The most common barriers to mobilizing children are lack of physiotherapy resources, lack of practice guidelines, equipment and concerns for patient safety. Families’ trust in the healthcare team and clinicians’ belief in the importance of early mobilization were the most supportive reasons for early mobilization in the PICU population and facilitated patient motivation.
Implementation of an early mobilization activity program has shown to decrease the immobility caused by procedures or tests. However, the reported barrier of equipment availability increased.
Mobilization of critically ill children, many with central lines, endotracheal tubes, and other life-saving devices, is associated with potential risks and complications. Hence, concerns about safety often guide staff perceptions about PICU mobility. These complications may include, but are not limited to, hemodynamic instability, accidental tube or line dislodgement, falls, pain, and anxiety. However, multiple studies have reported that early mobilization of critically ill children is safe when appropriate precautions are taken, and levels of mobility are suitable for the level of acuity.
Children who were allowed a more liberal activity level postoperatively, specifically without physical or pharmacological restraints, had shorter PICU and total hospital lengths of stay to breaking down the wall of immobility culture.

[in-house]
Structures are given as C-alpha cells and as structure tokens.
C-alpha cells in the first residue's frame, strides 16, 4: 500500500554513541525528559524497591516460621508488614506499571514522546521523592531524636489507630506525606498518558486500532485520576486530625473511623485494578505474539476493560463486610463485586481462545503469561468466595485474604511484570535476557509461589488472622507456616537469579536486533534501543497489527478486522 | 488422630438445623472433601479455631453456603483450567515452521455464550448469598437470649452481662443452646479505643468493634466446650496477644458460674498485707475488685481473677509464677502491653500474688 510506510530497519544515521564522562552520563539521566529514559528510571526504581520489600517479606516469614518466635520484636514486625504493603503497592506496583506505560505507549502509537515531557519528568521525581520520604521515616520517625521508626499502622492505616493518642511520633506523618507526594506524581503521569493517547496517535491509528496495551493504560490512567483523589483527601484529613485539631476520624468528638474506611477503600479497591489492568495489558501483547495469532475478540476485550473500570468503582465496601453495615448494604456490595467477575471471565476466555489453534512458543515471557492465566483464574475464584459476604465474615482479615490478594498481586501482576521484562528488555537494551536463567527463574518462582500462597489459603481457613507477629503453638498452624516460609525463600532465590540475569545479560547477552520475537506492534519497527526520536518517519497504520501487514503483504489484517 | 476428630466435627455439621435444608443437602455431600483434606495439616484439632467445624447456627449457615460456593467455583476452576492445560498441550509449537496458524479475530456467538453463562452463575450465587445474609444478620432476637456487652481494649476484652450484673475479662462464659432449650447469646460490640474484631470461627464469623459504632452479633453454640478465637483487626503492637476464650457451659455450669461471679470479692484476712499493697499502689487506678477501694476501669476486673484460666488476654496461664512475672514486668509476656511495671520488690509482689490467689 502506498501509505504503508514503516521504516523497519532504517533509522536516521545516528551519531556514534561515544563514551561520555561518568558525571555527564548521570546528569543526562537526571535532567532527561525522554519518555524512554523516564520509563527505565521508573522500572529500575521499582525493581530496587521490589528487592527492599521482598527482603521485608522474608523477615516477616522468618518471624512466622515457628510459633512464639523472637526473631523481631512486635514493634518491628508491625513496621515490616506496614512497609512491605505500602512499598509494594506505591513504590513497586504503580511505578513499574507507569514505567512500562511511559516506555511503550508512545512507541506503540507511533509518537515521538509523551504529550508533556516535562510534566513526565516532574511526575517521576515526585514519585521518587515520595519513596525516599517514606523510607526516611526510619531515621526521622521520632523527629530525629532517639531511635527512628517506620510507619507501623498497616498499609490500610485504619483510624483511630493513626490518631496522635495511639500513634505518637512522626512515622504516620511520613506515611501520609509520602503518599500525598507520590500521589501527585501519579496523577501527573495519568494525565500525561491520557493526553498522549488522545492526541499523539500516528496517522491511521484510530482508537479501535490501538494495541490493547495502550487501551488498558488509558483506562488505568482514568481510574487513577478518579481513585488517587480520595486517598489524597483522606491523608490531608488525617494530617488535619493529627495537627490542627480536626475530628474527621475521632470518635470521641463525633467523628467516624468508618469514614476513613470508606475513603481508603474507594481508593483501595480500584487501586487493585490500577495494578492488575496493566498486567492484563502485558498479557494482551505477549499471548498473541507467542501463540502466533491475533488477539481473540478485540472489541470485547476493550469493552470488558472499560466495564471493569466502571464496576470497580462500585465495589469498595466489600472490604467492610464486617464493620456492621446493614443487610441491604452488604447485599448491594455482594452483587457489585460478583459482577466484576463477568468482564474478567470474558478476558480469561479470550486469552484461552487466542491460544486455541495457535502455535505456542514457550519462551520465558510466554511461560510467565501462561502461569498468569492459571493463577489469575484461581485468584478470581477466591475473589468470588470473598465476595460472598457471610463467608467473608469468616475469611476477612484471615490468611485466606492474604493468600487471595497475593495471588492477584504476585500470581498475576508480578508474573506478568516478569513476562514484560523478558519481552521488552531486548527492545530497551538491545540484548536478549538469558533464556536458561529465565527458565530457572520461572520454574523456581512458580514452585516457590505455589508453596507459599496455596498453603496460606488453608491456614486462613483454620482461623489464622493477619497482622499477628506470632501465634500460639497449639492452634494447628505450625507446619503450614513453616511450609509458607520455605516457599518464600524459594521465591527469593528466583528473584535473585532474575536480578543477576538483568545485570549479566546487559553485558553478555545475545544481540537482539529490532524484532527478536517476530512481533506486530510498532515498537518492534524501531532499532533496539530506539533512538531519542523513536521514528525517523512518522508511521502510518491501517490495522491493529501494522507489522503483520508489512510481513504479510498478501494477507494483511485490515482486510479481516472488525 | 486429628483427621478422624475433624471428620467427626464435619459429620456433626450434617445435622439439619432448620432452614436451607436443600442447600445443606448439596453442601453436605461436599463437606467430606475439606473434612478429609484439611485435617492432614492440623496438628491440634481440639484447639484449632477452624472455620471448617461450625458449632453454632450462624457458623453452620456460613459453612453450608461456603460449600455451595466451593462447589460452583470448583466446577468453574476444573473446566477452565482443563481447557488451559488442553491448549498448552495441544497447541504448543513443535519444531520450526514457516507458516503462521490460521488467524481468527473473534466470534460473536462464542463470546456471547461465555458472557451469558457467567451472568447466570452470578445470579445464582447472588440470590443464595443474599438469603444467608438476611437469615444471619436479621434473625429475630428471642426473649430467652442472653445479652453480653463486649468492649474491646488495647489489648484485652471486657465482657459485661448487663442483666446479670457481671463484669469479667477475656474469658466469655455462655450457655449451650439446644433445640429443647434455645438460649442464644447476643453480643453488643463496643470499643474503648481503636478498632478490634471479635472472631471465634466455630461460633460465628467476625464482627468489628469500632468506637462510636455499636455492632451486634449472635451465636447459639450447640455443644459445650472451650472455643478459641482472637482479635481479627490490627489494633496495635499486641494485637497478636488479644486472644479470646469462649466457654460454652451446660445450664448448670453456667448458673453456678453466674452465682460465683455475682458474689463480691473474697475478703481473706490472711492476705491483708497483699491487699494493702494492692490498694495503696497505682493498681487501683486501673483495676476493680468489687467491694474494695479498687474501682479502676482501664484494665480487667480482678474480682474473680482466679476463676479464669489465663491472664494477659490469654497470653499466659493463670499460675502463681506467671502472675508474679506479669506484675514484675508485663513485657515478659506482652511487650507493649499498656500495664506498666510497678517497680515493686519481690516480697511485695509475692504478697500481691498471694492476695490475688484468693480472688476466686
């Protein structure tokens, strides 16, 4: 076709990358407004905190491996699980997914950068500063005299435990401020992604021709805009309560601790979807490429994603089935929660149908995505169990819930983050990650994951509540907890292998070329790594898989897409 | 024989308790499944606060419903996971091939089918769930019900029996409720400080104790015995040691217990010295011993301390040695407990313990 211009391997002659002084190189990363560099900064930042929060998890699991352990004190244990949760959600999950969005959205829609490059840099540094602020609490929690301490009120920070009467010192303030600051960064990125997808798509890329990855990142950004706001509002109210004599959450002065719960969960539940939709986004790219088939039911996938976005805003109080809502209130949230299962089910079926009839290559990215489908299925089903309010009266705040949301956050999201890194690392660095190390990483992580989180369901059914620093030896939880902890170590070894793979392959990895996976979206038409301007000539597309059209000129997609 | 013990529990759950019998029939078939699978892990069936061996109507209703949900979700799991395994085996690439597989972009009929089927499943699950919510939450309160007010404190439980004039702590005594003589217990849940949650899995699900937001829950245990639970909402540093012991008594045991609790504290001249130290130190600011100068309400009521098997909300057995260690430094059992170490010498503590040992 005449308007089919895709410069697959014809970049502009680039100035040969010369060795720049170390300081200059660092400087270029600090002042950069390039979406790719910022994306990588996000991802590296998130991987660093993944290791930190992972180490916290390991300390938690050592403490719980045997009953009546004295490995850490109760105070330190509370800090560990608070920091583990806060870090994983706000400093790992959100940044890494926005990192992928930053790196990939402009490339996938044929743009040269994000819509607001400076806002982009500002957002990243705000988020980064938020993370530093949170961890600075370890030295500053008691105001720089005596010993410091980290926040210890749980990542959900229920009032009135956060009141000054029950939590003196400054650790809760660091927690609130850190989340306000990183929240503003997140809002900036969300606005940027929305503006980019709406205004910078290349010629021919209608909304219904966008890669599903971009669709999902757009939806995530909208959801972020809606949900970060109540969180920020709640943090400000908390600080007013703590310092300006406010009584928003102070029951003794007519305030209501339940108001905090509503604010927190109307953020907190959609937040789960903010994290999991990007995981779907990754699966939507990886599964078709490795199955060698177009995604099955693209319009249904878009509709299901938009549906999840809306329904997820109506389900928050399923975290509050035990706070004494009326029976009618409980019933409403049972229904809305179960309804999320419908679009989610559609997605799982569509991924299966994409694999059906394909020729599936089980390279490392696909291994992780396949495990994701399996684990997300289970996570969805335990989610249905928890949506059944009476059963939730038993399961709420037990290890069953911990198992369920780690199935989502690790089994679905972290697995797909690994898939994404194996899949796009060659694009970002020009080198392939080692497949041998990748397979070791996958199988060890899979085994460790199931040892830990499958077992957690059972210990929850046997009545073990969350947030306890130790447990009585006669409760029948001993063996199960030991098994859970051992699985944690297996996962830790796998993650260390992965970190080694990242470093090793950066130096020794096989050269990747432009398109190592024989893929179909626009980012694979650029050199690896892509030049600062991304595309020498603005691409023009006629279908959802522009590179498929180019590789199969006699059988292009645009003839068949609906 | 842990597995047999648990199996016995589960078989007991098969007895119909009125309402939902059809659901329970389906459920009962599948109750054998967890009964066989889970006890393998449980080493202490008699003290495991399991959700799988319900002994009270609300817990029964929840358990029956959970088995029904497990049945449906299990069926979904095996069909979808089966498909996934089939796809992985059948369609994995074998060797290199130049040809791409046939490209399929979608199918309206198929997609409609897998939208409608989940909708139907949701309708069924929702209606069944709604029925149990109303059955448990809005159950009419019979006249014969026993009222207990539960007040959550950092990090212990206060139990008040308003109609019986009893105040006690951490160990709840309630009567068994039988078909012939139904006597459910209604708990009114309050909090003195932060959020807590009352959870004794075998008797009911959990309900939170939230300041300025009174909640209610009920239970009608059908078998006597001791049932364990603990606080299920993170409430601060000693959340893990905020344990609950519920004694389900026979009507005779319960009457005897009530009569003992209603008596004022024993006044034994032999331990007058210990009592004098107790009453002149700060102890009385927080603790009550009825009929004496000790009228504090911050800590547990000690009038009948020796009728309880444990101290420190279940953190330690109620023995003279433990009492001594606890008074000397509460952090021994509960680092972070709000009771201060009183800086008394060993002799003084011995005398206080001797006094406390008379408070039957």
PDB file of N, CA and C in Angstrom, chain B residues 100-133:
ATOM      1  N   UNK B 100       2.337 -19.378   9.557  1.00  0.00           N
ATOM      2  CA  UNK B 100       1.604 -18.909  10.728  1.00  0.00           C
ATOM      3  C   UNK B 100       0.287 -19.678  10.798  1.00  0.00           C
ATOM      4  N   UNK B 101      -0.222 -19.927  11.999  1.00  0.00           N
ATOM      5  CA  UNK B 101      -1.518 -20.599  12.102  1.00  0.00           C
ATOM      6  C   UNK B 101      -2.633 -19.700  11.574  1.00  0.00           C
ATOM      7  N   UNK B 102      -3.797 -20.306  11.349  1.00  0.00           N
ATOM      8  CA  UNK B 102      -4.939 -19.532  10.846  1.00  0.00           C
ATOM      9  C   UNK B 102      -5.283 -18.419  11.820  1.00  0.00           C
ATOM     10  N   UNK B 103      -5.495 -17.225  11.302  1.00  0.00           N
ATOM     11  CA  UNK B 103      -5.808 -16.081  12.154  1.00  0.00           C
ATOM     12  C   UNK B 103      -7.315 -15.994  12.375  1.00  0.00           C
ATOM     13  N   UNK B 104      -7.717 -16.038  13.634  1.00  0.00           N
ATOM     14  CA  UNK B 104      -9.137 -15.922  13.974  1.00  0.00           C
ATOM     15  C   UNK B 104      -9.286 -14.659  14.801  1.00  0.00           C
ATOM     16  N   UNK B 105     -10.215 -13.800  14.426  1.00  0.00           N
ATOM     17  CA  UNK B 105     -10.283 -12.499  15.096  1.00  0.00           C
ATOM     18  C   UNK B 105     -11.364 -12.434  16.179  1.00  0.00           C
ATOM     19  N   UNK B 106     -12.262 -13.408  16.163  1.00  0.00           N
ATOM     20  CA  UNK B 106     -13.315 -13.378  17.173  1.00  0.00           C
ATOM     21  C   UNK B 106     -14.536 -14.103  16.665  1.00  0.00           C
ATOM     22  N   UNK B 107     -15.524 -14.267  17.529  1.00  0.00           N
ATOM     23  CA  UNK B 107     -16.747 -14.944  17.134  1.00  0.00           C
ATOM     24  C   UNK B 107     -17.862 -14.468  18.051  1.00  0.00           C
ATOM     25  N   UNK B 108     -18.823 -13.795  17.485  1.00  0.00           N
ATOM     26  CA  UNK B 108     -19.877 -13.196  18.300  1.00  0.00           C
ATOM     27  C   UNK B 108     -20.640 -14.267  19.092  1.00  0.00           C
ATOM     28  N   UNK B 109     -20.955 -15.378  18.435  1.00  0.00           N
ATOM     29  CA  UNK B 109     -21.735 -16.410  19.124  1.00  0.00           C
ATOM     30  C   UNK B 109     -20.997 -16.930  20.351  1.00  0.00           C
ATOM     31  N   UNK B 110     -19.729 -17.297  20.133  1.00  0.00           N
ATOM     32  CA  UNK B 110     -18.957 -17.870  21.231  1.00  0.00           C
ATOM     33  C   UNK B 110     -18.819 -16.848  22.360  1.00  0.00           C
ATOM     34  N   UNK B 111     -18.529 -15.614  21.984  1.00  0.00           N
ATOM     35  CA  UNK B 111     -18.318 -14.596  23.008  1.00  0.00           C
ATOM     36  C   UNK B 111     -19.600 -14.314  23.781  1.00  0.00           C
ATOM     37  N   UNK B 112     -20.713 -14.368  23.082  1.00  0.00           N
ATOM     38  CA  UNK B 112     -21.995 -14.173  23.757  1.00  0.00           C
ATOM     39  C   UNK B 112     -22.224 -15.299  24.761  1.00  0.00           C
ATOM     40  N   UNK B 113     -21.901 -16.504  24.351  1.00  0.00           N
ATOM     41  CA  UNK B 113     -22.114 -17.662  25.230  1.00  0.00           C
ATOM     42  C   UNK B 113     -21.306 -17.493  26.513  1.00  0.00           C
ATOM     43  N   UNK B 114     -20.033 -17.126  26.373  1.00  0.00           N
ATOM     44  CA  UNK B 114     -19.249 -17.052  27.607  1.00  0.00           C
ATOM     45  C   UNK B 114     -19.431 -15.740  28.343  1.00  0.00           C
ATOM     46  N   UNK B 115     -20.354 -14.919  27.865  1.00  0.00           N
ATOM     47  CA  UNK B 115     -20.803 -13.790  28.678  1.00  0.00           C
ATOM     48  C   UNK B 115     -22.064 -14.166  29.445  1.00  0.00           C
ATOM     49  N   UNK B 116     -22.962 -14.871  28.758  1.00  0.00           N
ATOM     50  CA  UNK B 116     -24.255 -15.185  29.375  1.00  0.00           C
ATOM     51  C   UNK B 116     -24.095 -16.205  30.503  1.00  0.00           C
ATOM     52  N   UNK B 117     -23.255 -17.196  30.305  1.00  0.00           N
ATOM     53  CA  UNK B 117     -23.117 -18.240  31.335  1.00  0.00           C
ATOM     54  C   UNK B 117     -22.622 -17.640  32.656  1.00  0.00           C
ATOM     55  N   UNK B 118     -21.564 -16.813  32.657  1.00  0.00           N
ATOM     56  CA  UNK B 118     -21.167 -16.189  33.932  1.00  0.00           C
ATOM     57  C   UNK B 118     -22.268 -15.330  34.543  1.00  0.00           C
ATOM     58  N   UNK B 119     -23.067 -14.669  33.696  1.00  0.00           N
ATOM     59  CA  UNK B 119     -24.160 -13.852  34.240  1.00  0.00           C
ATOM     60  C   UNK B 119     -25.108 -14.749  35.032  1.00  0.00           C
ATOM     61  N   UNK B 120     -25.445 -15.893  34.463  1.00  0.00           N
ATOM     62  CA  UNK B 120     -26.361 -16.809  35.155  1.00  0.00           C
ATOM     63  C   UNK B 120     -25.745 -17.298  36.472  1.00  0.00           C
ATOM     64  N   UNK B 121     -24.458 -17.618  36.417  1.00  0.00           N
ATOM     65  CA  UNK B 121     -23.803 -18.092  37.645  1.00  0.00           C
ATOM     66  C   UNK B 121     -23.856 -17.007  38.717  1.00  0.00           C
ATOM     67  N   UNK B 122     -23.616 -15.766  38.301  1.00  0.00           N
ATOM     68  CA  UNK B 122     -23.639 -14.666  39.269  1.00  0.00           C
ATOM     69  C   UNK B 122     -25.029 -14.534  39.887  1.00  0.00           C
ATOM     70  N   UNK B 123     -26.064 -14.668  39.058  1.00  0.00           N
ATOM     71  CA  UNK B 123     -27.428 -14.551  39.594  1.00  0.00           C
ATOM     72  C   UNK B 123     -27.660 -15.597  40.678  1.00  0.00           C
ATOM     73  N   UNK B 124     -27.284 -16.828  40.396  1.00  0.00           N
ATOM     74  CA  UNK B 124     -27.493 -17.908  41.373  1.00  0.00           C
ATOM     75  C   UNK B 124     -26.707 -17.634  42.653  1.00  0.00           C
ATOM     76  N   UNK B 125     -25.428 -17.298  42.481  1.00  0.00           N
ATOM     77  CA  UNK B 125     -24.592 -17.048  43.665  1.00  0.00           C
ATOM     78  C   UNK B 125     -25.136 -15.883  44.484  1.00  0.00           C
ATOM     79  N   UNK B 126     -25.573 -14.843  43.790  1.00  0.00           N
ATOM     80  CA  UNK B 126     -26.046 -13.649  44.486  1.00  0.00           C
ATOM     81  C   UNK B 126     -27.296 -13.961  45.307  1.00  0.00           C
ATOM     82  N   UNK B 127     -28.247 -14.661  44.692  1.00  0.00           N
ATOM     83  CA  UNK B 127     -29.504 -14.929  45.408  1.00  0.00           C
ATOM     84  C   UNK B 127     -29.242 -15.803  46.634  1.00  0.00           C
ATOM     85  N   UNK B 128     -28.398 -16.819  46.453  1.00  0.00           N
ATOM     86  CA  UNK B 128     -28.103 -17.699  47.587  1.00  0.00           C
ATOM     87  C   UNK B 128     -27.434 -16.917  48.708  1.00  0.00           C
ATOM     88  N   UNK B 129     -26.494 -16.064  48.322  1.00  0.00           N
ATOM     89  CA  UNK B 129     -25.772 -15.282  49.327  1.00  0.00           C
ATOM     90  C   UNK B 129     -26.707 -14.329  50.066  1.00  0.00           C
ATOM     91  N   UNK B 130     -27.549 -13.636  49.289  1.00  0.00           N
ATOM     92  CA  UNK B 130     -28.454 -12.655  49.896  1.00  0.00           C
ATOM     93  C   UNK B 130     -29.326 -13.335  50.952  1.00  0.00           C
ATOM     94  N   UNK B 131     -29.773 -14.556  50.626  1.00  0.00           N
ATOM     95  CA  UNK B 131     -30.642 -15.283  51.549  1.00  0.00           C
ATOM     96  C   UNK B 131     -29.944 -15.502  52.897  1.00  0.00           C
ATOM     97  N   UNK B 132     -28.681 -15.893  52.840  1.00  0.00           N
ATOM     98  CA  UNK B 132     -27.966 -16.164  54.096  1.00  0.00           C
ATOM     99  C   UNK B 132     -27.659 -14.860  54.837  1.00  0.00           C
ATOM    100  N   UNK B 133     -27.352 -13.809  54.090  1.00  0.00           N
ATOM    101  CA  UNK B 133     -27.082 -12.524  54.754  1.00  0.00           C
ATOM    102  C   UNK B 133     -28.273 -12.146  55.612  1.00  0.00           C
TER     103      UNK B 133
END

Heavy sedation, bedrest, and delirium contribute to a PICU culture of immobility. Clinical benefits of mobilization have been demonstrated yet fewer than 25% of critically ill children mobilize early in the children’s PICU stay.
This finding suggests that team coordination for mobilization activities was improved and that missing specialized equipment became more apparent as mobilization was considered for patients previously deemed ineligible.
The Exersides Refraint System solves the issue of having specialized mobilization equipment.
Optimizing sedation goes hand in hand with a culture of mobilization to facilitate patient engagement. When targeting mobility, it is crucial that frequent sedation assessments and adjustments to sedation medication be made to ensure that a child is as awake as is safely feasible.
Maintaining children in an alert, lucid, and comfortable state during the daytime hours and optimizing restorative sleep at night is an essential first step to breaking down the wall of immobility culture.